When I got that, when I got to the States, I really understood what it meant to be able to immerse myself in this completely.  And I understand filmmaking more than I ever did, because they took the time to refine things.  Where in Asia, everythingís like, ĎHurry up, hurry up, hurry up, we donít have the money.  Letís get it done,í and it comes out well, but sometimes itís luck.  And in the States, everything is so much more calculated, itís so much more planned out, thatís where the refinement came for me.  

So, youíre absolutely right; and I was on the set the other night and I am very, very tough on set with people in terms of I treat people with respect, and I love them, and I want them to be good at what they do, but I will push everyone to their edge -- everyone -- because it is our faces and our names.  

You know, film is forever; you make it and thatís what it is.  The other night, there was a move that I didnít understand and the director was pushing me; heís like, ďWe gotta go, we gotta go,Ē and I was like, ďNo, weíre not going because I donít understand why this makes sense to the story.  So, youíre gonna stand there and not talk right now while I figure this out, and when this makes sense to me, it will make sense to my audience.  Donít rush me.Ē 

And Iím very adamant about, like, ĎListen, I donít care who you are, this is story-driven, or we donít do it.í  So, we have moments like that, where we just kind of stop everything and itís like, ĎI know weíre in a rush and I know Warner Brothers has X-amount of dollars to make this, but we have to deliver something of quality.  We canít just shoot just to shoot.í

{Regarding having a hand in the fight choreography} Absolutely, especially this season.  Early into season one, I didnít -- how do I say this? -- I was not happy with our fight coordinator; this is around episode four or five, so he was gone.  

So, we brought in my guy from LA, actually, somebody Iíve done three or four movies with.  This guyís excellent, his nameís Jon Eusebio.  Jon works for a company called 87eleven, which is one of the best action design companies in Hollywood; they did 300, which made their name, they did V for Vendetta, Mr. and Mrs. Smith, the last Bourne {2012ís The Bourne Legacy}, I mean, they did everything!  So, Jojo is his nickname and Jojoís sort of my guy, and I said, ďLook, Jojo, you gotta come up and we gotta end the first season, especially make this show something theyíve not seen before on television.Ē  And he did.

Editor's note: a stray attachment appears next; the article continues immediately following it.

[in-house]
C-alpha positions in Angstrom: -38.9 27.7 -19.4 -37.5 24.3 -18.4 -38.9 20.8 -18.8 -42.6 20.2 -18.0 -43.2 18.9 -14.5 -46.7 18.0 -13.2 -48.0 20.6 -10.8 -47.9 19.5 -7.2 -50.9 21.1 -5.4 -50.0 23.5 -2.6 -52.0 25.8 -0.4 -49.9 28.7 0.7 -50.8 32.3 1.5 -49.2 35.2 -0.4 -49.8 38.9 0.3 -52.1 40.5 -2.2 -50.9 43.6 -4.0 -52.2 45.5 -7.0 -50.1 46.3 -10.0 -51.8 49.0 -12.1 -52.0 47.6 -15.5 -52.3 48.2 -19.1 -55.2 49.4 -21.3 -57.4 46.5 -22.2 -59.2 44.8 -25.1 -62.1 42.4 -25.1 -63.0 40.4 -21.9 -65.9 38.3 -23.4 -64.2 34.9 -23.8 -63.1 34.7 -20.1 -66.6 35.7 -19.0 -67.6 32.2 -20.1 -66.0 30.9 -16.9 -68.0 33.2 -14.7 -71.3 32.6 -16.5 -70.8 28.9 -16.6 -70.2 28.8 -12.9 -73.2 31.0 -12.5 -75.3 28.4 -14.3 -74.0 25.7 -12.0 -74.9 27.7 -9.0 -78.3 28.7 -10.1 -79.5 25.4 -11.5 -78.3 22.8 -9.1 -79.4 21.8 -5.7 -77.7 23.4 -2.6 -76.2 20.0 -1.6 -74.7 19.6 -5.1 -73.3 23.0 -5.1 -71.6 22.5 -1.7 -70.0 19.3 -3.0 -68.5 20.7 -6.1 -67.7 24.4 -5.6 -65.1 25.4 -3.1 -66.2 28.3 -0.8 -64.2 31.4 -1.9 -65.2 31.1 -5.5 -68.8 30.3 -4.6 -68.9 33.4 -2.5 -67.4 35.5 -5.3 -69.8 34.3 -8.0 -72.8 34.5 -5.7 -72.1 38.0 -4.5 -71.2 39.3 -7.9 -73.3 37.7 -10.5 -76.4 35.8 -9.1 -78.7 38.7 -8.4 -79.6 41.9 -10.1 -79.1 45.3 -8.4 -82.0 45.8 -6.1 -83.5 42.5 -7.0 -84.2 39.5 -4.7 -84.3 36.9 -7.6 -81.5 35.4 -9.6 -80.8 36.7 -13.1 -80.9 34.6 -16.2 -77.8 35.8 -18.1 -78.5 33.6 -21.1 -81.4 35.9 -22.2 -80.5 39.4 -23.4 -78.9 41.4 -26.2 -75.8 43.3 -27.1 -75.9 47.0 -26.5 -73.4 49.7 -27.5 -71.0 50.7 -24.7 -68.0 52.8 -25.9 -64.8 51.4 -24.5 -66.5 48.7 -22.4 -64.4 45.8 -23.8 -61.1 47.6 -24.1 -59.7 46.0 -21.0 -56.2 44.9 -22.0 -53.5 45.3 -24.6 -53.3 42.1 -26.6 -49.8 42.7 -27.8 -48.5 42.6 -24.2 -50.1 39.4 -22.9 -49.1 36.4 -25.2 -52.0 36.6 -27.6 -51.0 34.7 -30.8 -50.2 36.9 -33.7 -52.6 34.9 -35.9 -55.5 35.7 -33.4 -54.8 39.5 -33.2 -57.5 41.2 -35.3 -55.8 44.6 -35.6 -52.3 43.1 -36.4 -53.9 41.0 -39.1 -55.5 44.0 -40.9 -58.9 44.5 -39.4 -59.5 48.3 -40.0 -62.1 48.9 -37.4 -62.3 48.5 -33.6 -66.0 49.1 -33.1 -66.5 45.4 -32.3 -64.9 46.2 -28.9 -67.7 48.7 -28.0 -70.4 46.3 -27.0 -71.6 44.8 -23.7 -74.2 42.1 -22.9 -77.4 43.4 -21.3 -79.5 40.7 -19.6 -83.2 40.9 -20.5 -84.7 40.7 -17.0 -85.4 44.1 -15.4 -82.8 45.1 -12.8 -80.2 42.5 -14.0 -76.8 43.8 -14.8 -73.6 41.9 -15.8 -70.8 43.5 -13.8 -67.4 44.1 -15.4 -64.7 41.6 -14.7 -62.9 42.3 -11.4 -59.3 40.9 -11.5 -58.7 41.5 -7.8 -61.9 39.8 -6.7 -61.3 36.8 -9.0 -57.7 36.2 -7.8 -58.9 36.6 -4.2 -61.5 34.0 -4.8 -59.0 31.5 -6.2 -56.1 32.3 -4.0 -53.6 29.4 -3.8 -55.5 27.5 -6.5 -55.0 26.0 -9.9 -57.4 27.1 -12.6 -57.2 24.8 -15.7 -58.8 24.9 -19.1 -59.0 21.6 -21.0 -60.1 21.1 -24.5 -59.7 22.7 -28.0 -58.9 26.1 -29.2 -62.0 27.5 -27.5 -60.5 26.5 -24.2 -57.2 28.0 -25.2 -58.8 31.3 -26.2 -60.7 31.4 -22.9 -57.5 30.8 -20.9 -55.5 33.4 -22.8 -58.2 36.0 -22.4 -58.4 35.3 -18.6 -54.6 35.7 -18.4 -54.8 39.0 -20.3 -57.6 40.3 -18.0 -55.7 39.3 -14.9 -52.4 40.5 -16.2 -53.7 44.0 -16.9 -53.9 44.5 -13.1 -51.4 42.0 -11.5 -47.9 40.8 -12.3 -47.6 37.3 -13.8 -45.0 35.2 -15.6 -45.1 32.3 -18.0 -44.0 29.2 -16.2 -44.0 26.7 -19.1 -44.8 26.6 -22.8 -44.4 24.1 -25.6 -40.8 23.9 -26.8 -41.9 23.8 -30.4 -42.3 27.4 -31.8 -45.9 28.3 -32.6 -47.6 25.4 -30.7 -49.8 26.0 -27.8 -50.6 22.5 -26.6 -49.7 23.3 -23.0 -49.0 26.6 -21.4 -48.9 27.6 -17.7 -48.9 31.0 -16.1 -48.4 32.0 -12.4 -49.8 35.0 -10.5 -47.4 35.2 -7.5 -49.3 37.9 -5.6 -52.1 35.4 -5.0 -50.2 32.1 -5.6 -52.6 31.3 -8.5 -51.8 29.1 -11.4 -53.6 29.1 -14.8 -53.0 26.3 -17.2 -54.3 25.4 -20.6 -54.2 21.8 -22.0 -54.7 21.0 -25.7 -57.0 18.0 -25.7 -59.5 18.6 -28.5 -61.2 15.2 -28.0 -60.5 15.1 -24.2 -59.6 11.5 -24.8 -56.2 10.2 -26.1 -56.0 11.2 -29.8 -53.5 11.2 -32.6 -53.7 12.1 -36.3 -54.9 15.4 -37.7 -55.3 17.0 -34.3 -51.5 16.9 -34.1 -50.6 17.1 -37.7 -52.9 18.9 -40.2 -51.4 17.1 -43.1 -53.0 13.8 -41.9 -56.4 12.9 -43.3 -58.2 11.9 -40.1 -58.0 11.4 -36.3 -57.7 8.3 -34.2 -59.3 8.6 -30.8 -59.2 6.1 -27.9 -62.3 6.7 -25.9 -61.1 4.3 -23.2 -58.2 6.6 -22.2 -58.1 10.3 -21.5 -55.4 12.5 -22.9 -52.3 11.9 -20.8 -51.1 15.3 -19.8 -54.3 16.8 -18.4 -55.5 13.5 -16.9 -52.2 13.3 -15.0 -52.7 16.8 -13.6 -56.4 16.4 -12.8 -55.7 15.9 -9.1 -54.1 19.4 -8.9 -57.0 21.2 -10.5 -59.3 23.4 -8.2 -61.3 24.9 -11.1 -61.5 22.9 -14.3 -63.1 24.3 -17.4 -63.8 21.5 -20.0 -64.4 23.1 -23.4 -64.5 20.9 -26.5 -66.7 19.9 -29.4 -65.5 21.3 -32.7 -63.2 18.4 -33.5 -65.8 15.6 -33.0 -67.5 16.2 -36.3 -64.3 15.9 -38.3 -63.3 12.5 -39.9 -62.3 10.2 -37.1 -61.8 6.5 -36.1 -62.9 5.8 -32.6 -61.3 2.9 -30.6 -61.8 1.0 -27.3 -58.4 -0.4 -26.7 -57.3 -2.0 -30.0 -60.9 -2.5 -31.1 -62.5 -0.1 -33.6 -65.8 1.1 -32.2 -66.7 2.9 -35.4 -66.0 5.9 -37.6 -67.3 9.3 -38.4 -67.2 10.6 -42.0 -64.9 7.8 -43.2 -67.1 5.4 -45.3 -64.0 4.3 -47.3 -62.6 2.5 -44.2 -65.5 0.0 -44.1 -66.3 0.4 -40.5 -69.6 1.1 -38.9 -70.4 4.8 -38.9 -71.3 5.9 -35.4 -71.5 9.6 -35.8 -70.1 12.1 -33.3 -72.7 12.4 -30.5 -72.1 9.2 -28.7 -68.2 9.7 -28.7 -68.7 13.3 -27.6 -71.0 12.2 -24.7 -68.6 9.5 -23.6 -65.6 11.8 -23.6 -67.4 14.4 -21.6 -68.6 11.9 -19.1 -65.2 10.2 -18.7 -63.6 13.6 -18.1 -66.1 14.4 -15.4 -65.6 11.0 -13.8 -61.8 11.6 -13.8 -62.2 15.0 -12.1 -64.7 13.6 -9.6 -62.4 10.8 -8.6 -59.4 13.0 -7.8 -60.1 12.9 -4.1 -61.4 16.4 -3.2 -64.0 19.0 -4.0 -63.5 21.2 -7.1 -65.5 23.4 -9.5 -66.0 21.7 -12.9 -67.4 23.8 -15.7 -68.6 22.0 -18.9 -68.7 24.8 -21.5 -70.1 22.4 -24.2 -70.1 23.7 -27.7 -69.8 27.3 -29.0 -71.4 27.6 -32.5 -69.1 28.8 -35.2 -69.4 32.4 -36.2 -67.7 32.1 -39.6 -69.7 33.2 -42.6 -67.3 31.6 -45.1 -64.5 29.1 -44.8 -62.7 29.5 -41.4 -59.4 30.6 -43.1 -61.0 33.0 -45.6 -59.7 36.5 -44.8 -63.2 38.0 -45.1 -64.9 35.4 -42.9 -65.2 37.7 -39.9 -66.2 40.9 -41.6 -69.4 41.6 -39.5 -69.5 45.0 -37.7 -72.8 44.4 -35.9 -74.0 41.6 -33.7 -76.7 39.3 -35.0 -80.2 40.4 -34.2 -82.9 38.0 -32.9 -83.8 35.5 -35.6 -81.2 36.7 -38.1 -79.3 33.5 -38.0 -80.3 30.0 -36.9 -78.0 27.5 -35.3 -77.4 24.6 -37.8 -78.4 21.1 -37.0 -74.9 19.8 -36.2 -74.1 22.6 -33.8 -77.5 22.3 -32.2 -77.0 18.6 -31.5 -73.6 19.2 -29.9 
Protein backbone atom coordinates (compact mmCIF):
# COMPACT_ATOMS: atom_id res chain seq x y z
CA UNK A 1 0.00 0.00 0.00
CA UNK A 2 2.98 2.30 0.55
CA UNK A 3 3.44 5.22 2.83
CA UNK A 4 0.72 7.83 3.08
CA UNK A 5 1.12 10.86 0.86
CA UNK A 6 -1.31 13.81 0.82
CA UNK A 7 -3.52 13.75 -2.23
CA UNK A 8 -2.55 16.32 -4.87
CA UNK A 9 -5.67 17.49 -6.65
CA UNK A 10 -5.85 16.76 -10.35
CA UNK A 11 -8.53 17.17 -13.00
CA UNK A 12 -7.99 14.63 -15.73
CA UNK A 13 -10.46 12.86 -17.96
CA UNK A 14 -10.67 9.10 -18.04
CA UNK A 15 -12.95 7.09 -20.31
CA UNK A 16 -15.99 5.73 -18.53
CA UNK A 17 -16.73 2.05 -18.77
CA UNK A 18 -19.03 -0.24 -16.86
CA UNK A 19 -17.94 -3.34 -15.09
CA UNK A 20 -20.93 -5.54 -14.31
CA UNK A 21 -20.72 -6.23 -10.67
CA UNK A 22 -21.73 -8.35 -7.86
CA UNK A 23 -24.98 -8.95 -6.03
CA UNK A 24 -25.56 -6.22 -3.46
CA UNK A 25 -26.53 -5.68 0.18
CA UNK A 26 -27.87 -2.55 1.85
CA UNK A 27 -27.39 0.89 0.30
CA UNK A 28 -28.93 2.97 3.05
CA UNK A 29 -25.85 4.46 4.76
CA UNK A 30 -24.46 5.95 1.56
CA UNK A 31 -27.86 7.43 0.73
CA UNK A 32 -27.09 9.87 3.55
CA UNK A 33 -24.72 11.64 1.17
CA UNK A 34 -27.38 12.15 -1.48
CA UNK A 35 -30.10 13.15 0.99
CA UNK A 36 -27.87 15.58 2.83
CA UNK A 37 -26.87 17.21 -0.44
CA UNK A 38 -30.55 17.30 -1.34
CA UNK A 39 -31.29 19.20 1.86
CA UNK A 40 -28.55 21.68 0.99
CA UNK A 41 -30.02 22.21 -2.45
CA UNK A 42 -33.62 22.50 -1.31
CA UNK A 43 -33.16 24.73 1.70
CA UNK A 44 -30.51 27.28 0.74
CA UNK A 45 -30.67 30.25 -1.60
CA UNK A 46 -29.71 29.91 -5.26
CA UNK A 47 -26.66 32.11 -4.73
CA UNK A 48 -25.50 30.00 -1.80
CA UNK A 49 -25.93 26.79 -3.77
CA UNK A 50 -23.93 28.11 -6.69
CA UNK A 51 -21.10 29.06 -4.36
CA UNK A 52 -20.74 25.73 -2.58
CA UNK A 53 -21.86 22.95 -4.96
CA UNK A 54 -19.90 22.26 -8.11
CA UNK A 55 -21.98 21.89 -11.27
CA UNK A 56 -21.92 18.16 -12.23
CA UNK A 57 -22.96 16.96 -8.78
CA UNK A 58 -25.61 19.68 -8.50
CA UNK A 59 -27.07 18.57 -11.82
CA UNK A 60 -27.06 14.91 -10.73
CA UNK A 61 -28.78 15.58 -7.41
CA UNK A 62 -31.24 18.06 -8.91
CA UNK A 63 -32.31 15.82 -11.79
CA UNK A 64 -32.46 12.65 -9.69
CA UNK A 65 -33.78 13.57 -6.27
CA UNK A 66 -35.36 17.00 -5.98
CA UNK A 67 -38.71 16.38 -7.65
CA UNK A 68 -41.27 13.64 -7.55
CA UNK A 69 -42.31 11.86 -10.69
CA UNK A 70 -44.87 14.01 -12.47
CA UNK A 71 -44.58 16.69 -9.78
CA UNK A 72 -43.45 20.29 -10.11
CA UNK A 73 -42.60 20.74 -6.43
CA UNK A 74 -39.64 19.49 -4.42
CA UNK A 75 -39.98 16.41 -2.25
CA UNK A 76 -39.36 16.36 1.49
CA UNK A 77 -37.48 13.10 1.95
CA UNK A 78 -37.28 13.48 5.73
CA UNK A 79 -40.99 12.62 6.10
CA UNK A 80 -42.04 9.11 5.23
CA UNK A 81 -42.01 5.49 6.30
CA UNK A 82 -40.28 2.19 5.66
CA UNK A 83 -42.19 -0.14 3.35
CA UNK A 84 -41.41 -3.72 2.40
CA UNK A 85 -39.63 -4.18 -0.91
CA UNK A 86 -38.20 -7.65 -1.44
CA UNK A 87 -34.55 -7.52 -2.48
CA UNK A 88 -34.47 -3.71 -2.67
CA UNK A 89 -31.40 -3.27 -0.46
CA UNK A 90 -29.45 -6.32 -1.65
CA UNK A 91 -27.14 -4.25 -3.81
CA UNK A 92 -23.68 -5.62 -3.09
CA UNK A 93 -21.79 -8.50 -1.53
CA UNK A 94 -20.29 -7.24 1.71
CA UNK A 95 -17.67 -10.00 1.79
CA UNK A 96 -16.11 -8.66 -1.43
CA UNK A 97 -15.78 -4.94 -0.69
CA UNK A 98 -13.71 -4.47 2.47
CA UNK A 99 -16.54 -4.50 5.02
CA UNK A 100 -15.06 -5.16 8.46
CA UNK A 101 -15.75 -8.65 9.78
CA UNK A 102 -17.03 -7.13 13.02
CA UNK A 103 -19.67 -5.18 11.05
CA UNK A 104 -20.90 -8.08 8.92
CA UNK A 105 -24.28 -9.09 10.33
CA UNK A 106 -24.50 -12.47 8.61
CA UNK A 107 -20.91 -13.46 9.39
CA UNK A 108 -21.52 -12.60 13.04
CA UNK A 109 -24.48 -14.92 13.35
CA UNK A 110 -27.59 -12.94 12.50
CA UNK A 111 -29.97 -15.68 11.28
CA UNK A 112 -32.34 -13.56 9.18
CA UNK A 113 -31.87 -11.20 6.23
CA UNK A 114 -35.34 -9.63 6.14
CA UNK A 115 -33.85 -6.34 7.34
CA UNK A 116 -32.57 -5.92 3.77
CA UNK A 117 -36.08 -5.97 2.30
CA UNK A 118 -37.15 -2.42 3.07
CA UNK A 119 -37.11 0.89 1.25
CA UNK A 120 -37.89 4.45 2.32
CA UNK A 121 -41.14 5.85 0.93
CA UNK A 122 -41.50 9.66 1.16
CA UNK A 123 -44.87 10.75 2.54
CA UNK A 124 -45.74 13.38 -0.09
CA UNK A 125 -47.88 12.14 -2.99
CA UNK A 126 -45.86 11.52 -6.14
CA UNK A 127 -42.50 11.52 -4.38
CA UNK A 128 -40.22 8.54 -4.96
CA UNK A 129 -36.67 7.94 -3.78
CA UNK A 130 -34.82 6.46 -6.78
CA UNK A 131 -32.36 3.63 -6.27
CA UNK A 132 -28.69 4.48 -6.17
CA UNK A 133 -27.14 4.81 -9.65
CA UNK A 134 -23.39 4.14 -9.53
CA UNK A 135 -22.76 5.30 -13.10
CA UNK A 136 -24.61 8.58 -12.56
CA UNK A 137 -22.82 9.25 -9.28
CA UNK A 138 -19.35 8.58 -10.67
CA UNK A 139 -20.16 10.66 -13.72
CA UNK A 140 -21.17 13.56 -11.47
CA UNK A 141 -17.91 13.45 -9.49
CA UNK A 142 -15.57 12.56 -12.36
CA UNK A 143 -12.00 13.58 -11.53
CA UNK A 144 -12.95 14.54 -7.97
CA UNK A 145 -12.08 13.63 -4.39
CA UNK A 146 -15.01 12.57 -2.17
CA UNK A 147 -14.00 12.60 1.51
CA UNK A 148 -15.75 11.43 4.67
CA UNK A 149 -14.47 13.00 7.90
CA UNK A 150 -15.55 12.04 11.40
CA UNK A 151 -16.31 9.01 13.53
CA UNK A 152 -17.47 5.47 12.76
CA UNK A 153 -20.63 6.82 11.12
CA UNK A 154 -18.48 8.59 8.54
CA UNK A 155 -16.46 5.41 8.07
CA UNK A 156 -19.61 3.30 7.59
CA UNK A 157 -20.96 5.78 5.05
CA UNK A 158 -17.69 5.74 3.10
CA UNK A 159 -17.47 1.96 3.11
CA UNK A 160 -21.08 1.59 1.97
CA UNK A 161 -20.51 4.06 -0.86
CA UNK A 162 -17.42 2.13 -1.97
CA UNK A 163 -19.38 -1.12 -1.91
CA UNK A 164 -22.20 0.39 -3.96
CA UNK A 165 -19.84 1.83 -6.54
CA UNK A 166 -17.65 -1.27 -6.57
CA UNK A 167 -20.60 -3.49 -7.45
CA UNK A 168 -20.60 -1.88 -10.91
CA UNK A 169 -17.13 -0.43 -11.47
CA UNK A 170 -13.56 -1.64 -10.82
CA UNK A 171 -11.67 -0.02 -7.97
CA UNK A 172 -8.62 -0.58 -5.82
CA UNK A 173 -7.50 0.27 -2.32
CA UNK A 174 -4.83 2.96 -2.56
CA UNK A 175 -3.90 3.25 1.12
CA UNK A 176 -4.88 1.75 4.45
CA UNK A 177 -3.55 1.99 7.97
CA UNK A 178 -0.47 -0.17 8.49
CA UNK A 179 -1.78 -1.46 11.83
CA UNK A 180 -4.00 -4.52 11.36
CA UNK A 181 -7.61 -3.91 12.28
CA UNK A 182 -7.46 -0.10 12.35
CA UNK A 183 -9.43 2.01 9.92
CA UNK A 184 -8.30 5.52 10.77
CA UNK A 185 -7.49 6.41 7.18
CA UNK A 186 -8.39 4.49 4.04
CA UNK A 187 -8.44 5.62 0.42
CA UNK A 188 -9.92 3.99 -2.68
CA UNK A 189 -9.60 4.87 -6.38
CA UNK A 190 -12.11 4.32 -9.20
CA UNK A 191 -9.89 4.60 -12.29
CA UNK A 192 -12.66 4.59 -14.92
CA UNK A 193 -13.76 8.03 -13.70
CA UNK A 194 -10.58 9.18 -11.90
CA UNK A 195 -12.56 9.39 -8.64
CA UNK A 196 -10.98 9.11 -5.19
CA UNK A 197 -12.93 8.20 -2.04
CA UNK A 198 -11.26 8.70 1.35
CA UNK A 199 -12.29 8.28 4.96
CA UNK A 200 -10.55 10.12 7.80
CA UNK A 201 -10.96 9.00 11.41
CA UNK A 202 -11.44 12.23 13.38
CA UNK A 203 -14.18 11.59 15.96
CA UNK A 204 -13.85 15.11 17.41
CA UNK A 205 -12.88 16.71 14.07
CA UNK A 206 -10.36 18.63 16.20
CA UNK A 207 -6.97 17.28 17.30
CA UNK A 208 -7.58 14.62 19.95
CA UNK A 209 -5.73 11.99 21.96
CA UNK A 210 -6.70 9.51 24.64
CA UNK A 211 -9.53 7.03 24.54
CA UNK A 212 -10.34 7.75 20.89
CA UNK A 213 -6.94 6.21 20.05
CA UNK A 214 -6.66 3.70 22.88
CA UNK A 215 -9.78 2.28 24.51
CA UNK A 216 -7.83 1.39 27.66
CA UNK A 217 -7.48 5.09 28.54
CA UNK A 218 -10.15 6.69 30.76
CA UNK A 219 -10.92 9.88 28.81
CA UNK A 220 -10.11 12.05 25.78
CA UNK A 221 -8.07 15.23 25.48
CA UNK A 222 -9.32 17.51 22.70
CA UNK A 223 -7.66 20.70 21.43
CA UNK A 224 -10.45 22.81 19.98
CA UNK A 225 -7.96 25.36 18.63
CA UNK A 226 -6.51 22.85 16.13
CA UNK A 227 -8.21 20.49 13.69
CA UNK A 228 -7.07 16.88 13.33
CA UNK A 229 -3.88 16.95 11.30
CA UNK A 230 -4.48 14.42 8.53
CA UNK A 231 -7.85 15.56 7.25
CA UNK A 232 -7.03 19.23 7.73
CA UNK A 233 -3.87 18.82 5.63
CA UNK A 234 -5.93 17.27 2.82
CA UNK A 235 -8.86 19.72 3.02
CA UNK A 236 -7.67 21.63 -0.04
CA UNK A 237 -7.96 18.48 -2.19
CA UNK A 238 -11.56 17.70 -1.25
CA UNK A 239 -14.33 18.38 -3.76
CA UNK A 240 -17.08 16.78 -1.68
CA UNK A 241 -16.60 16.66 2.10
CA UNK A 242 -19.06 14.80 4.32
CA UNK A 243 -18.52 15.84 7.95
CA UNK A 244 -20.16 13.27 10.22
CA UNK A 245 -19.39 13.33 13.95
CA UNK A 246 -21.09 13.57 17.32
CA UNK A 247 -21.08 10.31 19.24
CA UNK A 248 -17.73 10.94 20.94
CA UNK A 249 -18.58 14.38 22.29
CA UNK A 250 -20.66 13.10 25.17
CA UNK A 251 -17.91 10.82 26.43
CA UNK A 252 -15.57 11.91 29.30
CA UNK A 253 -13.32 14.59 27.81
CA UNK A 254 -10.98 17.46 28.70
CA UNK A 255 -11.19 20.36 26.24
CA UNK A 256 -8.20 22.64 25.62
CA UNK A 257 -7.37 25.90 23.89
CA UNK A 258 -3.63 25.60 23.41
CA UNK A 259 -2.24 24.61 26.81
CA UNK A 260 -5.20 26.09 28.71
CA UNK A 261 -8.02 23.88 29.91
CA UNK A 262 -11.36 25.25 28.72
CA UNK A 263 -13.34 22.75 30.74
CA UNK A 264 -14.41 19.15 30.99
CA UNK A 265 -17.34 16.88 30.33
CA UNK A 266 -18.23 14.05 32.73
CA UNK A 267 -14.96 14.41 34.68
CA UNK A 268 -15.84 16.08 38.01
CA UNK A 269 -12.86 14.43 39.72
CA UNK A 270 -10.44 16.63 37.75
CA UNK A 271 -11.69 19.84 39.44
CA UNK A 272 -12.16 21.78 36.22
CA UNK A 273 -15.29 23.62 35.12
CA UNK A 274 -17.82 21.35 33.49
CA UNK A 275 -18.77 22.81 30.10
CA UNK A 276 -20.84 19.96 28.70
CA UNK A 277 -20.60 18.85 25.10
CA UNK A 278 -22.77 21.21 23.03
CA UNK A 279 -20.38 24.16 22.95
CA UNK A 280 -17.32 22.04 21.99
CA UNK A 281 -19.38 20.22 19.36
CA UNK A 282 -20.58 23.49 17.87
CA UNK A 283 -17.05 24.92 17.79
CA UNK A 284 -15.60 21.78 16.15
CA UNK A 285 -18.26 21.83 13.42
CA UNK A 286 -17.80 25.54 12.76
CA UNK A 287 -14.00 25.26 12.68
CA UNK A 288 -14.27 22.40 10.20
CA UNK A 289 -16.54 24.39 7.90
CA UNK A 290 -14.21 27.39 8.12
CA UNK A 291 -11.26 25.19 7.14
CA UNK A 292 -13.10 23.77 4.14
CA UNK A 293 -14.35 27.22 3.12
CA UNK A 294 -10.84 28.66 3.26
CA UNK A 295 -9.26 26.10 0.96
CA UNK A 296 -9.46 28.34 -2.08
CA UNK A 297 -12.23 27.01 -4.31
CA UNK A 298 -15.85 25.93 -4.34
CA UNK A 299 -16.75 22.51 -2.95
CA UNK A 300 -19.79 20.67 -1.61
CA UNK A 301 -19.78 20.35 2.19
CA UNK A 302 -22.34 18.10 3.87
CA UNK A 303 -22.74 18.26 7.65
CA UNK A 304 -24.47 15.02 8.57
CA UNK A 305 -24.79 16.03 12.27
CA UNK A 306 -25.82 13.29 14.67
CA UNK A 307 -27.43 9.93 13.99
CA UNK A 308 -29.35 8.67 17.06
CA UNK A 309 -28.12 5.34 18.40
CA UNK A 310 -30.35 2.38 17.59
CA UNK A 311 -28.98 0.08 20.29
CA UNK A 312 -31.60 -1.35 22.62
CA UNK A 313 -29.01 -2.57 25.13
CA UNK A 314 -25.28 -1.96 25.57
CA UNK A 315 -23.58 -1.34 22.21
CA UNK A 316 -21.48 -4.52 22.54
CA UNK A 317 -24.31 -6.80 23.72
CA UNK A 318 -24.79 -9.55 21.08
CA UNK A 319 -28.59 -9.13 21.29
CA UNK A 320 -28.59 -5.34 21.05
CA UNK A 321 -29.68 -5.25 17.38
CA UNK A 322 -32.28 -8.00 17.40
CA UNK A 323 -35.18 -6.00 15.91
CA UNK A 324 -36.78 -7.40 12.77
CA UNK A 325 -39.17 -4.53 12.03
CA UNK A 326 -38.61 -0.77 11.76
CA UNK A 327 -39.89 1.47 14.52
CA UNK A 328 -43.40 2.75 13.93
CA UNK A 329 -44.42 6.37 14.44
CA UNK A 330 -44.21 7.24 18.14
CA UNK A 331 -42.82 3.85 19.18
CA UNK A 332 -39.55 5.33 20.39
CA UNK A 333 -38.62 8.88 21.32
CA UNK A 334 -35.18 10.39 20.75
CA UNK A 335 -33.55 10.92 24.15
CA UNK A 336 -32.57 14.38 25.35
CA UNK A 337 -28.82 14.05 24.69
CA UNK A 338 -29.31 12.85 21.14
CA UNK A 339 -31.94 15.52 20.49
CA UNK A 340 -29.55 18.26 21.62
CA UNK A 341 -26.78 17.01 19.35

He is a massive features guy; he did Iron Man 3 {sic}, heís doing the Avengers now, so for him to take that year off and come and help me on Nikita is huge and Jojo brought the action to a level that, Iím sorry, weíve never seen on TV.  Iím sayiní it, I donít care!  I mean the choreography, itís poetic and itís story-driven and itís real, and we worked so hard to make it that way.  And so, Jojo obviously couldnít return for the second season; he had to go back to his massive features career and I appreciated it.  

So, we got somebody new on for season two and the producer told me the first thing he said to him is, ďIf she doesnít like you, youíre in trouble.  She is not here to be your best friend, sheís here to push you and sheís gonna do it.Ē  And he said, ďIím ready.Ē  I really like him; he doesnít have as much experience, obviously, as who we had last year, so I am having to be more involved than I ever have.  

But you know what; that allows me to grow as an artist and so I appreciate that.  I donít look at it as, ĎOh God, my workload just increased,í I look at it as, ĎMy workload just increased, but look how much more Iím going to have to give cos look how much more Iím learning about this process.í


~ The Lady Miz Diva

Oct. 15th, 2011


Click here to read our original tÍte-ŗ-tÍte with Maggie Q at the 2008 Tribeca Film Festival.


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Stills courtesy of  Warner Brothers Television